How Speaker Sensitivity, Wattage, and Distance Impact Audio Quality and Loudness

A speaker’s wattage is not exactly the same as how loud it gets. It’s related, but there’s more to it. Watts (shorted to W) is the measure of power put out by an amplifier. The level of volume (decibels or dB) pumped out by the speaker is also tied to its impedance and sensitivity. Impedance is a measure of how much a speaker resists the electrical current flowing into it. Impedance is measured in ohms. The lower the ohms, the more power a speaker can draw from an amp. Most speakers are typically either 8, 6, or 4 ohms. 

Speakers come in a much larger variety of wattages. The speaker in a cell phone could be 3W, a home stereo system could be 15W to 30W, an outdoor loudspeaker 50W to 100W, and a giant stadium or arena will have speaker systems with tens of thousands of watts.

A Sensitivity to Wattage, Distance, and Decibels

We need to have a standard for measuring the loudness of a speaker so we can compare it to another one and decide which is right for a specific application. We do this by establishing the speaker’s sensitivity, which is built into it based on the materials and design choices made in the manufacturing process. A speaker’s sensitivity is a relationship between the wattage going into it and the volume coming out of it measured at a specific distance away from it. 

For example, say a speaker kicks out 90 dB of sound at 1 meter away when 1W of power is fed into it. Decibels are measured on a logarithmic scale, which means doubling decibels does not equate to doubling the volume. Increasing the decibels by 10 dB is roughly equal to double the volume.

The amount of power into a speaker and the volume out of it are also not related by a linear relationship. You have to double the power to go up 3 dB. So, to get our speaker from 90 dB to 93 dB requires going from 1W to 2W with our amp. To double the volume (and go from 90 dB to 100 dB), we’d have to feed 10W into the speaker. That’s ten times the power level we started with. 

Of course, you can “raise” the volume of a speaker by getting closer to it. Cutting the distance in half increases the sound level by 6 dB. 

Most amplifiers are voltage-based. When you adjust the volume or gain on an amplifier, you are changing the voltage. Once connected to a speaker, the speaker draws current based on its ohms rating.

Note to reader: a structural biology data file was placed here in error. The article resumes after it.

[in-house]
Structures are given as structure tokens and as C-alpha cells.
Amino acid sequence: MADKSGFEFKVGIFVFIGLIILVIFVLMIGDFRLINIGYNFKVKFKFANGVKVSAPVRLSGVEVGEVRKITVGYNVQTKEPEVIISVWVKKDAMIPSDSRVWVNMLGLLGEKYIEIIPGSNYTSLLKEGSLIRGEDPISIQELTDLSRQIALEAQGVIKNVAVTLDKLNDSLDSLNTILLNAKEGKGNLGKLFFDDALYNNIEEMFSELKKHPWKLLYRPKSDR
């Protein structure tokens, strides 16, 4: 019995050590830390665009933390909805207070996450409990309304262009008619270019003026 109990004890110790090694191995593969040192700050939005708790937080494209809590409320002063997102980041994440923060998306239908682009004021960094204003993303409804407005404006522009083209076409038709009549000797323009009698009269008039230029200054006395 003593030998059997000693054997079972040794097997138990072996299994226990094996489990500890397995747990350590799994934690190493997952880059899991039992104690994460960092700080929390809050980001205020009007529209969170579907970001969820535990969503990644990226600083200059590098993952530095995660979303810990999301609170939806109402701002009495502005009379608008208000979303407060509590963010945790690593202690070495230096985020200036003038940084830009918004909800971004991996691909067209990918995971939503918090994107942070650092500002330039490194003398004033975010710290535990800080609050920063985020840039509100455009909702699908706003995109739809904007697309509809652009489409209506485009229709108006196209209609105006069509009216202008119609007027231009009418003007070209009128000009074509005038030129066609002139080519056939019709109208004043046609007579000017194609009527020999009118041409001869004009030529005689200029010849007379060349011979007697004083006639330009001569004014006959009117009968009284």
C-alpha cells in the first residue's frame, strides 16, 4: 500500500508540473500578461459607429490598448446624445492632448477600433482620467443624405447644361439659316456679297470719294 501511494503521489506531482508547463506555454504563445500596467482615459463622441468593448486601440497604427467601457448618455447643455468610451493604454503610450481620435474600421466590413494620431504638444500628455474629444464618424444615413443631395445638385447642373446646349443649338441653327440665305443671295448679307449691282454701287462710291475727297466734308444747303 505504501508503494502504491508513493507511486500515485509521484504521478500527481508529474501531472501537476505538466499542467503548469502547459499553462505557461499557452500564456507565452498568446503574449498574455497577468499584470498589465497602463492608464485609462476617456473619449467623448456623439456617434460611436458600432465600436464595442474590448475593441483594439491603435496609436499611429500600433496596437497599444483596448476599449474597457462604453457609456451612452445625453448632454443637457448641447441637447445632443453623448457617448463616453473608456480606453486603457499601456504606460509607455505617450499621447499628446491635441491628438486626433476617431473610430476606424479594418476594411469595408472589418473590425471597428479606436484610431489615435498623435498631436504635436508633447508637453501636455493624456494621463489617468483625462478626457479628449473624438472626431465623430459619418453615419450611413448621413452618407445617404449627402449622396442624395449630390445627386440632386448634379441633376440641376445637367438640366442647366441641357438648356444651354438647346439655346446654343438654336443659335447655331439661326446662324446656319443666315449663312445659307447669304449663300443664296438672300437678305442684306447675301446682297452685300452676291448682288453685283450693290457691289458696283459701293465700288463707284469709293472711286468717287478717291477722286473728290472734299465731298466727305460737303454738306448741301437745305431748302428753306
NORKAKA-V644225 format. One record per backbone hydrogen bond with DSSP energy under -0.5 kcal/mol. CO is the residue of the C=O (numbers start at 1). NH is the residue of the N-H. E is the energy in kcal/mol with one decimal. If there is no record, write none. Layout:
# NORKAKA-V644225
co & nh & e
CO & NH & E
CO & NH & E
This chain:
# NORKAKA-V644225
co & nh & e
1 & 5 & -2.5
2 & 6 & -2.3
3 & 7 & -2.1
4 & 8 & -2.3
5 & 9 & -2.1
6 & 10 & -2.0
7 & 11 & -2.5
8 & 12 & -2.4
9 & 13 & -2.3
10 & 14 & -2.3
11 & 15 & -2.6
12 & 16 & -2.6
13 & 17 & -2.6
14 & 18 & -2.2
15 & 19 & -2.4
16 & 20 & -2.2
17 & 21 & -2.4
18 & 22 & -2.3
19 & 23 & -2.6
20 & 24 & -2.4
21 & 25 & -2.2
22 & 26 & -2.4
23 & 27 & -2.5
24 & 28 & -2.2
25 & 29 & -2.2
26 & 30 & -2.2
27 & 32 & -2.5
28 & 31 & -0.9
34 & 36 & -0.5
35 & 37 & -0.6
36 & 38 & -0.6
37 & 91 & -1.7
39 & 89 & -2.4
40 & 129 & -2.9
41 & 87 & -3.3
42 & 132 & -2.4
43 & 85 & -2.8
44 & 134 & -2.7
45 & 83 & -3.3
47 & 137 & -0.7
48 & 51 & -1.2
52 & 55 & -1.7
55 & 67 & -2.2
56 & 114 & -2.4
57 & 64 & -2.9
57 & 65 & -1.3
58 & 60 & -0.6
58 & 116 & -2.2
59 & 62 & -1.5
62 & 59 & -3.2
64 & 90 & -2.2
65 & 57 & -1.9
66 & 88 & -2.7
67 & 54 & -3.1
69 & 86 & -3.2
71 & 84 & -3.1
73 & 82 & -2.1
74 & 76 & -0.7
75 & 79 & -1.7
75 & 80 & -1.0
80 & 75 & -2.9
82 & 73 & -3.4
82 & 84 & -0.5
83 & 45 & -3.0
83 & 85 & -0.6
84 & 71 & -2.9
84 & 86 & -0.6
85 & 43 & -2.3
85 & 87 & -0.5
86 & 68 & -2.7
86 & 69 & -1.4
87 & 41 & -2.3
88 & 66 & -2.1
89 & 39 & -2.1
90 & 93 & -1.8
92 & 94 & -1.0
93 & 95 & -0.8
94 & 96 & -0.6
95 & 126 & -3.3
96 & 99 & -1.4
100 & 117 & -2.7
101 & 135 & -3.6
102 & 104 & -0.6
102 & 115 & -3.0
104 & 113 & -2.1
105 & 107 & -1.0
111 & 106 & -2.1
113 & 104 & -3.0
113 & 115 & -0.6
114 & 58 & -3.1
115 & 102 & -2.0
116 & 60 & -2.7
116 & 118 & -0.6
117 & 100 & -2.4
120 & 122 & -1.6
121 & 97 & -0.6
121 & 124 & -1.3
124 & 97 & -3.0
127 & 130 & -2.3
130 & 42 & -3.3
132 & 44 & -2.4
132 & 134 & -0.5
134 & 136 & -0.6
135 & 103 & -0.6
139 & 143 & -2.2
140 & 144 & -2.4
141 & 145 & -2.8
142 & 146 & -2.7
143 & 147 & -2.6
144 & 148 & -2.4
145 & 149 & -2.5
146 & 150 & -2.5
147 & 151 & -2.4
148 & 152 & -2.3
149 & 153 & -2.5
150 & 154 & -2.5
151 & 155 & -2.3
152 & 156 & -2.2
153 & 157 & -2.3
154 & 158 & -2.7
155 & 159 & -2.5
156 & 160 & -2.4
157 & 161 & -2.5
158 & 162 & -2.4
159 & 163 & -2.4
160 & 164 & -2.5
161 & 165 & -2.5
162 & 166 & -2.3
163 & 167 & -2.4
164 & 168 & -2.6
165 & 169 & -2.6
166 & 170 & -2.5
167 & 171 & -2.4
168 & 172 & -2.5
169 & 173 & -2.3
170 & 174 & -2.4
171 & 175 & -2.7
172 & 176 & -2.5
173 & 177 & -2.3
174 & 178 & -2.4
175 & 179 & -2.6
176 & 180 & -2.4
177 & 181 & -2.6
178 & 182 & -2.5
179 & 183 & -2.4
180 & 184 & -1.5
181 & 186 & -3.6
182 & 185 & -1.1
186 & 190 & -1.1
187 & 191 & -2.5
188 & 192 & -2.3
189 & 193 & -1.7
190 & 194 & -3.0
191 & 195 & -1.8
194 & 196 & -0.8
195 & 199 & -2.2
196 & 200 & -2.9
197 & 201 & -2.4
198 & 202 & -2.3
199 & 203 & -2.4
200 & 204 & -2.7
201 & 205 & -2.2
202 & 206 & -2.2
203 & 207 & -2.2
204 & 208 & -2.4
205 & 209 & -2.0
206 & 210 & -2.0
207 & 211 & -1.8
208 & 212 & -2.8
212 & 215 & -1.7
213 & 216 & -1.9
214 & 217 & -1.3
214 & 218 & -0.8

For instance, if an amplifier is set to output 2.83 volts and is connected to an 8 ohm speaker, the measured power is 1W (with the speaker drawing roughly 0.35 amperes of current). If you disconnect the 8 ohm speaker and connect a 4 ohm speaker (which has less resistance), the measured power output would be 2W (double the current).

How much is too much power?

Feeding too much, or too little, power into a speaker can damage it. OEM speakers, like the ones we make at MISCO, come with a specification sheet that includes a power rating. Power ratings tell you the range for a speaker and are essential for creating an audio system that both sounds good and is reliable in the intended application - whether that be for ultrasound devices in medical settings or for professional sound systems in concert halls and arenas. 

Power ratings range from 0.1W for small speakers to 1000W for large speakers. The power rating can also tell you at what points a speaker will exhibit excessive distortion, mechanical “bottoming” (i.e., soft parts hitting hard parts), power compression, or voice-coil wire breakage (commonly known as a “blown speaker”).

A speaker will come with both a continuous power and peak power rating. The continuous rating is the acceptable level for extended play, and the peak power rating is the maximum for short bursts.

You can figure out a speaker’s wattage by multiplying its voltage by its amperage 

(watts = volts X amps). Sometimes it’s easier to think of electrical flow in terms of water through a hose. In a hose analogy, voltage is the water pressure, and amperage is the water volume.

There is a wide variation in power rating standards for loudspeakers. Different industry organizations have established different standards. Here are some common ones.

  • AES2-1984 (the Audio Engineering Society)
  • EIA-426B (the Electronic Industries Alliance)
  • IEC 60027 (the International Electrotechnical Commission)

MISCO uses EIA-426B, one of the most widely-used power rating standards in the industry. However, power ratings are just part of the equation for a great audio system. To get exactly what you need, talk with your loudspeaker manufacturer about your specific requirements and intended application.

Download this free guide to help you build you loudspeaker acumen

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